Pros / It’s free.
Cons / This service doesn’t offer live tutoring.
Verdict / Duolingo is a fun way to learn Spanish, and if you don’t like it, the only lost investment is time.
Duolingo is free Spanish learning software with teaching tools and lesson plans that rival those in the best for-pay programs we reviewed. The trade-off is that advertisements display next to the lessons.
Duolingo also offers a for-pay service called Duolingo Plus that doesn’t have ads and allows you to download lessons to a mobile device. That way, you can learn without connecting to Wi-Fi or using cellular data. This is a handy feature on long flights to Spanish-speaking countries and when you want to brush up on your conversation skills. The subscription costs less than $10 per month and contributes to Duolingo’s mission of providing free language lessons.
The online application looks almost identical to the mobile app and includes reading, writing, speaking and listening lessons. You can sign up with your email address or use your Facebook or Google account to authenticate your login. The mobile and online applications sync together to track your progress through the lesson plan – you can start a lesson at home on your computer and finish on your phone during the train ride to work. Duolingo breaks its learning path into small, manageable chunks, so the lessons don’t take long to complete.
Before you start, you identify your learning goals. For instance, you set how many minutes per day you plan to dedicate to learning Spanish. Duolingo thinks spending 20 minutes or more per day is “insane,” which provides further insight into the service’s approach to teaching. For comparison, some programs we tested, like Fluenz and Rosetta Stone, have single exercises that last more than 30 minutes. Once you reach or exceed your goals, you’re rewarded with lingots, a virtual currency you exchange for additional learning content and features.
In Duolingo, you follow a prescribed, linear learning path. You can jump off that path a bit within each lesson unit to do the exercises you want to complete, but you can’t move on to harder levels without completing beginner courses. However, you can test out of skills you’ve previously learned. Also, when you finish the course, you can go back and review all the material.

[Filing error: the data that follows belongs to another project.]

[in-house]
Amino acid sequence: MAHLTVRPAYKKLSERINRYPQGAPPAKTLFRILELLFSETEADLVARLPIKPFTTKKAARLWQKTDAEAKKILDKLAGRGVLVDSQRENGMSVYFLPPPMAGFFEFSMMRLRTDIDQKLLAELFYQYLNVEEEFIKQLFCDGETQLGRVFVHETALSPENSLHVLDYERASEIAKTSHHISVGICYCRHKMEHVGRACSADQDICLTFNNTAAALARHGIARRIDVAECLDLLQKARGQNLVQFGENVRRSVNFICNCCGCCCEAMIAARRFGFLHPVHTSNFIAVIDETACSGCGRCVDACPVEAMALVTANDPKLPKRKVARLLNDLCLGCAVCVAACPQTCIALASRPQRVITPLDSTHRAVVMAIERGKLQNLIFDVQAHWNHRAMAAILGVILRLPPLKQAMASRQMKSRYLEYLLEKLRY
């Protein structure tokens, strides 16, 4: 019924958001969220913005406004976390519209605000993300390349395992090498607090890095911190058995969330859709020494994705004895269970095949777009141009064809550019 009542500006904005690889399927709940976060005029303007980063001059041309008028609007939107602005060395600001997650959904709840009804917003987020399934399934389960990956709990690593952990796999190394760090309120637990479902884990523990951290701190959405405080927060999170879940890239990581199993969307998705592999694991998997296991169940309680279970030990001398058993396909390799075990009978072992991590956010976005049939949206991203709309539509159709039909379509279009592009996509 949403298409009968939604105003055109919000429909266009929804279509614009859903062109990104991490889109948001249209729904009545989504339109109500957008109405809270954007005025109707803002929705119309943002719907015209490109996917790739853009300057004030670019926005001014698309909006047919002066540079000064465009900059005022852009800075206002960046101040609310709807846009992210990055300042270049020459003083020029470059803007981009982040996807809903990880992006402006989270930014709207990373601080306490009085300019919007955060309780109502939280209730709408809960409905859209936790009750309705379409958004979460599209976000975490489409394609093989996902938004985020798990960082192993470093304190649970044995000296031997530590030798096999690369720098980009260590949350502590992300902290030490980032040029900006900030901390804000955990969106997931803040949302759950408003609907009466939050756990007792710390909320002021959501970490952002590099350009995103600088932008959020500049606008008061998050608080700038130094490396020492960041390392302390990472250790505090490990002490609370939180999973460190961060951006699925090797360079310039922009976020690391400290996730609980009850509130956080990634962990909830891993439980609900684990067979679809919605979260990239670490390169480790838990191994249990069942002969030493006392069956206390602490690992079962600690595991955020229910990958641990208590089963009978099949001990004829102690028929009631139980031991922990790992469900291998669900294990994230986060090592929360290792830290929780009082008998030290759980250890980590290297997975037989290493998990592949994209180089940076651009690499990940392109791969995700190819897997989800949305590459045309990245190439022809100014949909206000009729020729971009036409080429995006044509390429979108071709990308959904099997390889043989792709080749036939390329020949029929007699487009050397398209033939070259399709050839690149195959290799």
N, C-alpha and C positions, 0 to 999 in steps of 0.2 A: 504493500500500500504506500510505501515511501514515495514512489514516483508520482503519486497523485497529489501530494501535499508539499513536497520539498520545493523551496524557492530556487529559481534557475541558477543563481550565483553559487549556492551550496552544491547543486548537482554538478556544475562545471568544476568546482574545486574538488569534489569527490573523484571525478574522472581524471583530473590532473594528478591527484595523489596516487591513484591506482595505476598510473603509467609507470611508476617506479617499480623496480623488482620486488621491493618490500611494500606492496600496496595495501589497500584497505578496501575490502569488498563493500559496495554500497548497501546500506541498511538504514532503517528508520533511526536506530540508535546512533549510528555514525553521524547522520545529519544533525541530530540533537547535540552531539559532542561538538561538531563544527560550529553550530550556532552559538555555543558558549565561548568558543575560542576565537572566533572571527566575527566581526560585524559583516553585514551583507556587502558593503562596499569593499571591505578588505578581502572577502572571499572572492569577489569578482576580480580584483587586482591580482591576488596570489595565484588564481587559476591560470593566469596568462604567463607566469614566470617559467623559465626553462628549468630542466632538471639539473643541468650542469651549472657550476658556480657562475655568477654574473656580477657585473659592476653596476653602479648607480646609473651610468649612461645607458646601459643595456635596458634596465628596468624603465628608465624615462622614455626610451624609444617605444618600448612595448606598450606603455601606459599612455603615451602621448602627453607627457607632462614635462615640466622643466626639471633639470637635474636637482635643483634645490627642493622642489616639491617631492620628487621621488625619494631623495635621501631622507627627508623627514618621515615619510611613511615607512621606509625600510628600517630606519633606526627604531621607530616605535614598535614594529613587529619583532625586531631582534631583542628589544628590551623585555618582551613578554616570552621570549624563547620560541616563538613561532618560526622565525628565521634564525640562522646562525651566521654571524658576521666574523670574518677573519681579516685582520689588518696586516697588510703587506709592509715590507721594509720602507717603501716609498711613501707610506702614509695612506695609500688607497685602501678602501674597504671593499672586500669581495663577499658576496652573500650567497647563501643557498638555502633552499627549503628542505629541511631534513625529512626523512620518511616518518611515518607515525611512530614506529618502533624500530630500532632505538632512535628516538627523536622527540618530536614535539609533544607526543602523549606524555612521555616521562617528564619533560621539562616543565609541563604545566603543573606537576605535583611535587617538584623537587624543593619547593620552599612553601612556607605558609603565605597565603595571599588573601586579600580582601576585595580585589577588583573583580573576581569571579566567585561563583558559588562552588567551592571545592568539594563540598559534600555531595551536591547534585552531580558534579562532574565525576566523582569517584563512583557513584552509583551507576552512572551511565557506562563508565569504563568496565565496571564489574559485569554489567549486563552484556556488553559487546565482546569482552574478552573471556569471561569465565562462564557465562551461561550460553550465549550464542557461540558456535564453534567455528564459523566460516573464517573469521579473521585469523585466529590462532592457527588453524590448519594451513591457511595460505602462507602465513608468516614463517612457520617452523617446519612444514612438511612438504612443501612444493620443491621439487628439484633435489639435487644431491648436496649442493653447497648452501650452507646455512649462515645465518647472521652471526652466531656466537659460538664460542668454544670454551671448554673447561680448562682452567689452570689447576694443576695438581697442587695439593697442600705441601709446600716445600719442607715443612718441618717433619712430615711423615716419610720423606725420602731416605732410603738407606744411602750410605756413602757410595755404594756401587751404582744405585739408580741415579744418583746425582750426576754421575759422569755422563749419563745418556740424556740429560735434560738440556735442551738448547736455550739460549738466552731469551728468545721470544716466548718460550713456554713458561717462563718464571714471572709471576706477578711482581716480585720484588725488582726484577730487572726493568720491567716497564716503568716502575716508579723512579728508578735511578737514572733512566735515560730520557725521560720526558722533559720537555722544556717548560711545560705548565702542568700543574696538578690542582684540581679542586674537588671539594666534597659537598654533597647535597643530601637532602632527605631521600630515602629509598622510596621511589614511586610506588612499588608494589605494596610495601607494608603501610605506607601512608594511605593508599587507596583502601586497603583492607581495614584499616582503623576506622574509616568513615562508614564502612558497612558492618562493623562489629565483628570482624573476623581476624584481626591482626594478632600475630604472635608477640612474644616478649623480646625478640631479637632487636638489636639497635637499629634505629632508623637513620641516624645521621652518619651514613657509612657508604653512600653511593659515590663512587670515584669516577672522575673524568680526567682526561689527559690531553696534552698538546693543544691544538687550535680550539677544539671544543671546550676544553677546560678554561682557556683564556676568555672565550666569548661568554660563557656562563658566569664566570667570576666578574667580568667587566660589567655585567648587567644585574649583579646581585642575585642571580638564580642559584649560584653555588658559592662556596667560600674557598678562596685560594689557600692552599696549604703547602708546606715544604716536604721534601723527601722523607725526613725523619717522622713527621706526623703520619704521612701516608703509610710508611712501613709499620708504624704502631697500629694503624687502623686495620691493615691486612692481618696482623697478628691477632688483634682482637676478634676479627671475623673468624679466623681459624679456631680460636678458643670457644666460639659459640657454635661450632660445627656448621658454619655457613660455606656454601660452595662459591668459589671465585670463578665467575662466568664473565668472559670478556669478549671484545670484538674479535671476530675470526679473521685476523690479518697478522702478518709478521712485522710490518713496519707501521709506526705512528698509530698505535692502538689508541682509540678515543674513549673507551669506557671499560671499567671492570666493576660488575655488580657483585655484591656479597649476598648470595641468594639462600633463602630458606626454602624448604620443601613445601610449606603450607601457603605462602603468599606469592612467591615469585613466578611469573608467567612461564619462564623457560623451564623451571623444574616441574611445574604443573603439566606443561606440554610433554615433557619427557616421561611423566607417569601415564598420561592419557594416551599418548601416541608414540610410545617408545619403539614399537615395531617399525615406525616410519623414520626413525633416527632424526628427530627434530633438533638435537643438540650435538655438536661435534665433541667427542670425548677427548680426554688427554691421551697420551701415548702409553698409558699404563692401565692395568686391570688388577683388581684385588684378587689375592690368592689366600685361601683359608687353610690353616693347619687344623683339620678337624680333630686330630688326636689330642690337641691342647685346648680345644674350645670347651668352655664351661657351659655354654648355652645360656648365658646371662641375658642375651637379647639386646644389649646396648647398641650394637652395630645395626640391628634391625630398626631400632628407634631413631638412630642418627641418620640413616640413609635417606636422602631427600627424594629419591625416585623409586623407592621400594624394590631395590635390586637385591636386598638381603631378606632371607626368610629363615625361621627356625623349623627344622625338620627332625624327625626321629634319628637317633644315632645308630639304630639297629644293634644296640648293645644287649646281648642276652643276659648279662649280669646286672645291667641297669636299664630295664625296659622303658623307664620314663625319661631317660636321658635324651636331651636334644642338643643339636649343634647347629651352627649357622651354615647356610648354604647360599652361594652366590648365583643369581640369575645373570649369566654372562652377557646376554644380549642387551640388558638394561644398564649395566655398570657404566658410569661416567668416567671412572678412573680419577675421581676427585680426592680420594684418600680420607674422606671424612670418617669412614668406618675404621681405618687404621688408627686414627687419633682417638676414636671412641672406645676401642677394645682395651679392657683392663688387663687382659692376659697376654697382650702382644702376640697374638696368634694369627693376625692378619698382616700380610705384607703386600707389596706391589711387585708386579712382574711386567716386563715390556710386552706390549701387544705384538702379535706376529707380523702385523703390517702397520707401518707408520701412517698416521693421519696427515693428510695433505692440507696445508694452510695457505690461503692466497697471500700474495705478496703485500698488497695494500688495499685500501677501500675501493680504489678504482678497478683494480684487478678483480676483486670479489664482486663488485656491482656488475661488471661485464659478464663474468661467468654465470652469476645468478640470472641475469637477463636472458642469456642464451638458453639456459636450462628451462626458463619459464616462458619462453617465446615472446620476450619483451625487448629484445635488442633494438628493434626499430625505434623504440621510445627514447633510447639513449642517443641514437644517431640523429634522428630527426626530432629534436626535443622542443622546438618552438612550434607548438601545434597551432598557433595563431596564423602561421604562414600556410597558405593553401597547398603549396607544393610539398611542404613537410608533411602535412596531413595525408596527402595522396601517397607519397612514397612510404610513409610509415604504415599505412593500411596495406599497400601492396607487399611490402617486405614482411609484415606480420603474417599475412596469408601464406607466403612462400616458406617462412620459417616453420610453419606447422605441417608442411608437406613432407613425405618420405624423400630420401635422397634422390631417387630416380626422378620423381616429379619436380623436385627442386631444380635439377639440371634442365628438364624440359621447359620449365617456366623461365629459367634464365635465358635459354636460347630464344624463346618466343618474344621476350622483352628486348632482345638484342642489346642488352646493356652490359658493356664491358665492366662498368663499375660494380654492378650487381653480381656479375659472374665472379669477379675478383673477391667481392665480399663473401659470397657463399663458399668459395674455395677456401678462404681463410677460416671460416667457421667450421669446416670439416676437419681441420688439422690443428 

Once you complete or test out of the beginner lessons, we suggest checking out the Duolingo stories. These short stories test your reading comprehension, but they are best for intermediate and advanced students. The stories cover a variety of topics, and you answer questions and build sentences about each tale after you read it. If you struggle with a word in a story, you can hover over it to see a translation. However, our testers found they learned better when they immersed themselves in Spanish versus when they relied on hints in their native language.
You can discuss lesson topics and share your experiences with other students on Duolingo’s discussion board. Most of the programs we tested have a discussion board of some sort, but Duolingo’s is the most frequented. You can talk about current events on the board, as well as get quick answers to questions about cultural and conversational topics from native speakers. You see each user’s language level and daily streak next to their username when they comment on a thread. Duolingo doesn’t offer live tutoring, but the discussion board is a good resource if you want to talk to another student about a concept you struggle with.
Duolingo is the best free Spanish learning software available. It has most of the tools and content found in the best for-pay software we tested, and its friendly, daily reminders provide a little extra motivation. Because Duolingo is free it’s a good way to supplement face-to-face instruction or other Spanish learning software.